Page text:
Get the content you want anytime you want.

Testing for C. difficile: What Are the Limitations?


Belinda Ostrowsky, MD, MPH, Health Systems Director of Epidemiology, Antimicrobial Stewardship & Infection Prevention, Montefiore Medical Center, and Associate Professor of Clinical Medicine, Division of Infectious Diseases, Department of Medicine, Albert Einstein College of Medicine, discusses limitations to C. difficile testing that could impact stewardship practices in healthcare facilities.

Interview Transcript (slightly modified for readability)

“One [limitation], we mentioned, [when] we were talking about the limitations of [Clostridium difficile] testing, is that depending on the method that you use, some of the toxin tests, which are the older tests, might not be so sensitive, and so, they may miss cases. Our PCR tests, which are very sensitive, may pick up patients who are not symptomatic with C. diff.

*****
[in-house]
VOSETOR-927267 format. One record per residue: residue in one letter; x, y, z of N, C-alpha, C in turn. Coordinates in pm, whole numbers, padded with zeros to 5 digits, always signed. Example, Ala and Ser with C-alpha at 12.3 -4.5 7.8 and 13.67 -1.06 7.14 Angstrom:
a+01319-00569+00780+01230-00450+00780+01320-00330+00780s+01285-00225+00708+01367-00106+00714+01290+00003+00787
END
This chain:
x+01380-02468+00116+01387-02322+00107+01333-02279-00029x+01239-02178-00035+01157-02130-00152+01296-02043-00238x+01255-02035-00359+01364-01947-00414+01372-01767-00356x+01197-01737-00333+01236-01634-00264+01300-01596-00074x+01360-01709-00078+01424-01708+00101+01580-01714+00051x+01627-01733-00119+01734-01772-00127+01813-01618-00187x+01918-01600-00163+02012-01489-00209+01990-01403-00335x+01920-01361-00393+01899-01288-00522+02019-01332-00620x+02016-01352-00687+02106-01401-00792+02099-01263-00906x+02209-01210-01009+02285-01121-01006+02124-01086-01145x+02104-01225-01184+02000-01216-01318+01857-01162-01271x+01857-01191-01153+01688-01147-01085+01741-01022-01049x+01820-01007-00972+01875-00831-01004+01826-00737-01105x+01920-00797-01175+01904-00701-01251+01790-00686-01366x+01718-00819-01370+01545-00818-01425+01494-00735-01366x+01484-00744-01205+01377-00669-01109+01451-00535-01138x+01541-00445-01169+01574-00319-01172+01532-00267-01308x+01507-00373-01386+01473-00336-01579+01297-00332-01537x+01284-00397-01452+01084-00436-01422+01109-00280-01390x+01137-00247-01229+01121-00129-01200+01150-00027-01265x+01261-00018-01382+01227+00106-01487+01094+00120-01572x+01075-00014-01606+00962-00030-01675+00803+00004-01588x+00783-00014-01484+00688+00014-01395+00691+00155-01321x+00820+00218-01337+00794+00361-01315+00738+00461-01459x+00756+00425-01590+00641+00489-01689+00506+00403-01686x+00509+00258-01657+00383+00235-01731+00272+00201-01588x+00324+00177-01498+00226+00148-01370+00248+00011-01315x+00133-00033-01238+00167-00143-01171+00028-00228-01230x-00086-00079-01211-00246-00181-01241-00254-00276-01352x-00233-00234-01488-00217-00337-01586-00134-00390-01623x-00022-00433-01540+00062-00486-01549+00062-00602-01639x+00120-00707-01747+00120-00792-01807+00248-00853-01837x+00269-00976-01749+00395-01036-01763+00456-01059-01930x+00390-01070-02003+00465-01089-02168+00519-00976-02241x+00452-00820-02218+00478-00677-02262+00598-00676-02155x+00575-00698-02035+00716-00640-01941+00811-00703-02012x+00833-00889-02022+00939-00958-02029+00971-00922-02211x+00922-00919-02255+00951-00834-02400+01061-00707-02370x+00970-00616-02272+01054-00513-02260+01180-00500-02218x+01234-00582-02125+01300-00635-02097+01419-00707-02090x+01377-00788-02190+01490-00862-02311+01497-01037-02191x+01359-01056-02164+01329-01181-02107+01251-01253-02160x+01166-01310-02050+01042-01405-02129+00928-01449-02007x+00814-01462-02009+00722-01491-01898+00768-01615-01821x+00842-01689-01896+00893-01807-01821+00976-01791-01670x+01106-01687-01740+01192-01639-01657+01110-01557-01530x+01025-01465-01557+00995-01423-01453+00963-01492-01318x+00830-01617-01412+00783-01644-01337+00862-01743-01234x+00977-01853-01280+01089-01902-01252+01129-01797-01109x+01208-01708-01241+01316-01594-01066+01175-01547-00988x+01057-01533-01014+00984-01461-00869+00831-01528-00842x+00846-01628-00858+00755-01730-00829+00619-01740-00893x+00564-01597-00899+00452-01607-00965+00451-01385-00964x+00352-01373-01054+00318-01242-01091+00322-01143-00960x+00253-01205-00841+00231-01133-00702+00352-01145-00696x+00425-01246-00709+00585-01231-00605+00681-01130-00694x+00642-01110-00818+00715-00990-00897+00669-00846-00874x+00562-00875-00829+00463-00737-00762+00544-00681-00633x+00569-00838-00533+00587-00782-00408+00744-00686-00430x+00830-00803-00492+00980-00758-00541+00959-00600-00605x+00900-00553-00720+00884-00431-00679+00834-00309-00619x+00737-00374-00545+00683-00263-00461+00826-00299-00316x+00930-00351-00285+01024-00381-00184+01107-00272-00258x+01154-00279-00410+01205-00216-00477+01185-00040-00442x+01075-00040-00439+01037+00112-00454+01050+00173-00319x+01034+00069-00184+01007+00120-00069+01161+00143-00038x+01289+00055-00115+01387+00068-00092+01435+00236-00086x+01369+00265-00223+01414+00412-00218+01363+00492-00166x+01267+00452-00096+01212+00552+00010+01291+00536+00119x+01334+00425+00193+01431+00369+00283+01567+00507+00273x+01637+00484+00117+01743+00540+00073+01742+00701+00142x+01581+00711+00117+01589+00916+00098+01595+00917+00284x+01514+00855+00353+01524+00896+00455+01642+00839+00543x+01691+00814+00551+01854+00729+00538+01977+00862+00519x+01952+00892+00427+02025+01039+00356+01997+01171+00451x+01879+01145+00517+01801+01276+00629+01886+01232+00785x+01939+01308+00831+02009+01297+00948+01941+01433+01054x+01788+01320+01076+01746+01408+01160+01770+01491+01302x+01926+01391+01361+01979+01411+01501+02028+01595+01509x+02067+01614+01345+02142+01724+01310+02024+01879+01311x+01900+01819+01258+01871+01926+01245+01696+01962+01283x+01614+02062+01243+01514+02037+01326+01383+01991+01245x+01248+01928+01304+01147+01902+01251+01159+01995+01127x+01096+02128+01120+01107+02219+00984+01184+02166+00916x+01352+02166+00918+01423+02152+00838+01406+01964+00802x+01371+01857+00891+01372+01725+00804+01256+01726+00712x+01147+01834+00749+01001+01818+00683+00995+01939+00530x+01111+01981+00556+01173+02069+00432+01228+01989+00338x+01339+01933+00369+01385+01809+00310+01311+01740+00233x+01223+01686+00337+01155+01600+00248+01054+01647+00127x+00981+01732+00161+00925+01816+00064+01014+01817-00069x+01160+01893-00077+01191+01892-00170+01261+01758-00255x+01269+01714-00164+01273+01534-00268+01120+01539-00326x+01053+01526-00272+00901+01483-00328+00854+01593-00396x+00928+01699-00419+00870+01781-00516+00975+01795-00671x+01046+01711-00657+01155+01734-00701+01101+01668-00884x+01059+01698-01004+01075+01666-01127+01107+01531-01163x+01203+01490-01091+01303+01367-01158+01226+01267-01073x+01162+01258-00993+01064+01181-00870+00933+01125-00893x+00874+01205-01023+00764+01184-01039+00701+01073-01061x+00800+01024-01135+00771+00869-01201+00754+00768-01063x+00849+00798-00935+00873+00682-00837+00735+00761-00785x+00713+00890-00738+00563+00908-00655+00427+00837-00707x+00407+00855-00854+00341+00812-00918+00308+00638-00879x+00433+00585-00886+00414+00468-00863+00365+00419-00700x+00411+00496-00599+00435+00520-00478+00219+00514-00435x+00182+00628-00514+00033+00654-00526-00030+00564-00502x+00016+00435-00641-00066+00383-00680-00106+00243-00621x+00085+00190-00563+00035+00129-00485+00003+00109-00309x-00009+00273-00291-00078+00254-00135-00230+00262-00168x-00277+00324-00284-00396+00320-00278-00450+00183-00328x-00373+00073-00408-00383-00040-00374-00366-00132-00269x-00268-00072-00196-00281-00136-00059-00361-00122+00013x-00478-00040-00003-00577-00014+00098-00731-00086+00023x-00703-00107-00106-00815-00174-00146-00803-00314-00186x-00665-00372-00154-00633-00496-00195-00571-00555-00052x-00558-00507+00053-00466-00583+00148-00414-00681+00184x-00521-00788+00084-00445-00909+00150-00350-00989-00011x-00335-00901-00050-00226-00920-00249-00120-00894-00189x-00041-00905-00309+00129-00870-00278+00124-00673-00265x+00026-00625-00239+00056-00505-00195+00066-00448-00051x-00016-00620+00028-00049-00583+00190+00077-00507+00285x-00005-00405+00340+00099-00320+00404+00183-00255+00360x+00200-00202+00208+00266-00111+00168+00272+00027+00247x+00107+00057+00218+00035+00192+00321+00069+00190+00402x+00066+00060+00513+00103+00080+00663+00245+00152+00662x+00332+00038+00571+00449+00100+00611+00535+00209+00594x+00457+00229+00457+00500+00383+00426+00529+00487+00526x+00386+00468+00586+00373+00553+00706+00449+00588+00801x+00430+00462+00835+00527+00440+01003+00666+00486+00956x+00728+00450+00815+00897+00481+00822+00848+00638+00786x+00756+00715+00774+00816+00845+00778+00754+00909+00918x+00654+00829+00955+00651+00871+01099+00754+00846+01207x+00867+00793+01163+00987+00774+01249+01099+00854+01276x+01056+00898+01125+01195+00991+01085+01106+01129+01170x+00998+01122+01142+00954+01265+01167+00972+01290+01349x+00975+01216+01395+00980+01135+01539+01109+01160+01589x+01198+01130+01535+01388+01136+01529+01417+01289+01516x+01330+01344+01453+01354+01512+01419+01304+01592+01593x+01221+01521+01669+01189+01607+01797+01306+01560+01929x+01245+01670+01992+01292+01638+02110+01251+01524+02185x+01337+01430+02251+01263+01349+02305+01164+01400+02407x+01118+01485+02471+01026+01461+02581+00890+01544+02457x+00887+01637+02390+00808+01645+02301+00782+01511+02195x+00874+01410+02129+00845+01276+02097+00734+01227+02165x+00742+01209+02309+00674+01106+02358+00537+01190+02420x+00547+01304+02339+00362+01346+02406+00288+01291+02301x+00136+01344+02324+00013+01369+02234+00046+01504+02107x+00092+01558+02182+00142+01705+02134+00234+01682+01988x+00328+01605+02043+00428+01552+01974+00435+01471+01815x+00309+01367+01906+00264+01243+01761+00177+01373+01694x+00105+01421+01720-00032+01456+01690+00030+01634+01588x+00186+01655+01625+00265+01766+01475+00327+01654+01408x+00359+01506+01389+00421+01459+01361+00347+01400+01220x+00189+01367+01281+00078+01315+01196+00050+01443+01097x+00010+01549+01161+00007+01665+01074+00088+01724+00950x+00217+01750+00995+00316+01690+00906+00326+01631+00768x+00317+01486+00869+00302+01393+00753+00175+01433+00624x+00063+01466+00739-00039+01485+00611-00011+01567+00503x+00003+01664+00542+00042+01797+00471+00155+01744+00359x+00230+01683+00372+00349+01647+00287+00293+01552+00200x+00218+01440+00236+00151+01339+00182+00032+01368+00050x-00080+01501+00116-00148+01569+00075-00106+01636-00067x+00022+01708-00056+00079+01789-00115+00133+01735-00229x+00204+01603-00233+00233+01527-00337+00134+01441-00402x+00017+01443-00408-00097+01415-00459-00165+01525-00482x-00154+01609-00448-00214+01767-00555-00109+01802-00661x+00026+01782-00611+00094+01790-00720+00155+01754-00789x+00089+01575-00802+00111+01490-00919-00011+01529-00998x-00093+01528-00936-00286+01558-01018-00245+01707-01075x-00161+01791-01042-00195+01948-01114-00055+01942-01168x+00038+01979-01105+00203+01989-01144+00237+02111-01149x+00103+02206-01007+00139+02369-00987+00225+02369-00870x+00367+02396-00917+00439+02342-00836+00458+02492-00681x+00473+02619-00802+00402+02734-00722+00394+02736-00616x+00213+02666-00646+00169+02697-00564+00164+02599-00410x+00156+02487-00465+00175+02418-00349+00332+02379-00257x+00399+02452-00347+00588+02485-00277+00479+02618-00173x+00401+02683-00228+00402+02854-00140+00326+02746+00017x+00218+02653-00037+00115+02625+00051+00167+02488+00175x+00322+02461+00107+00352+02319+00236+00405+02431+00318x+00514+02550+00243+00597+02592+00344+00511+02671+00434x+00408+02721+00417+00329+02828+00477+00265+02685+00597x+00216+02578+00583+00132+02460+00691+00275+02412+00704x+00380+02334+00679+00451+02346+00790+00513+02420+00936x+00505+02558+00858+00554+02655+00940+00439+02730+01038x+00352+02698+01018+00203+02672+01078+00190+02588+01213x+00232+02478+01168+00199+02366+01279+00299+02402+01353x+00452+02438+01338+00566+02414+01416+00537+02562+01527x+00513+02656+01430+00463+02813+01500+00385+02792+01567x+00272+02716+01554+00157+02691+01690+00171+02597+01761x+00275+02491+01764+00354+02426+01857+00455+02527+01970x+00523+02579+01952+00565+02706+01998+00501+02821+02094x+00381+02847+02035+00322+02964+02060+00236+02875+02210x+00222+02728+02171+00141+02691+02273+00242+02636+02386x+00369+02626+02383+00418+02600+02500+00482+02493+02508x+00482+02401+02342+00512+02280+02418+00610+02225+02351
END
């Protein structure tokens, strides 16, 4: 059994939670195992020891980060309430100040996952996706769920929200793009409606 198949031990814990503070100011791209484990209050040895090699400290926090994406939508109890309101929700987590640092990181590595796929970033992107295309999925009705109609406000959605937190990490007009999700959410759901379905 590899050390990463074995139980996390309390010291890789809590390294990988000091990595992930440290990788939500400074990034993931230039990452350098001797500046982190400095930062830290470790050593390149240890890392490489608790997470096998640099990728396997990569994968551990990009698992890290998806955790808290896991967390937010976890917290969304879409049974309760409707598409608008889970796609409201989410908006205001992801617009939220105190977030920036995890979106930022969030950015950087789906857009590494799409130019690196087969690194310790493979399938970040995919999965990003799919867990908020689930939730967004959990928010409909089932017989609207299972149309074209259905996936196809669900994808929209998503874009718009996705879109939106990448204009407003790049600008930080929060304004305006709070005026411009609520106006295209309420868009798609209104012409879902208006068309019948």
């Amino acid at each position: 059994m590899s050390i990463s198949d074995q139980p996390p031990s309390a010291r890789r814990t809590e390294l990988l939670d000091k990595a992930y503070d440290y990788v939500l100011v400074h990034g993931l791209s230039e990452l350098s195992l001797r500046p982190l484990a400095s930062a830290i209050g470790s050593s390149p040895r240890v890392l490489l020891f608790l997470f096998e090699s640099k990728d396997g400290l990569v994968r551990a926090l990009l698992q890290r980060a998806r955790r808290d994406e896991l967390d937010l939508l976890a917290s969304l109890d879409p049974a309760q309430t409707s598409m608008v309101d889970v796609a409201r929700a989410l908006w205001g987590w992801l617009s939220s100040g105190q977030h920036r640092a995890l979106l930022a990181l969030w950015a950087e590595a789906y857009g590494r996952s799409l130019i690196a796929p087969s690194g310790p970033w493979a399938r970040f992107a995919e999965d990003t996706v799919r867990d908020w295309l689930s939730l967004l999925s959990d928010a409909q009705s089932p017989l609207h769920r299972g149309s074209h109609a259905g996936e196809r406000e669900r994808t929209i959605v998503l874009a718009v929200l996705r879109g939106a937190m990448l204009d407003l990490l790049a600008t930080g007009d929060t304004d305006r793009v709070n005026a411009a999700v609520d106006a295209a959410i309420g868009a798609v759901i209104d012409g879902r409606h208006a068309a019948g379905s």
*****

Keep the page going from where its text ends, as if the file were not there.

There is a session [Pro/Con: Is It Good to Know—Universal Surveillance for C. Difficile?] here at SHEA, [which discusses] the pros and cons for potentially screening patients as they come in [to the hospital], because we do know that colonized patients, if they get antibiotics, may ultimately develop symptomatic C. diff. But the jury is out [on] what to do with that.
At least for now, one of the limitations is that if you [are] over-testing patients, you may inadvertently pick up a person who [does] not really [have] C. diff; that may be bad for the patient [who] could be unnecessarily isolated, it may be bad that they may get unnecessary treatment, and, now that we report many of our hospital-acquired infections outside of our facility, it may be bad for your facility, because it may (especially if that patient has been in your facility for several days) count as a hospital onset case in your rates of C. diff.”
To stay informed on the latest in infectious disease news and developments, please sign up for our weekly newsletter.

Big advances in treatment can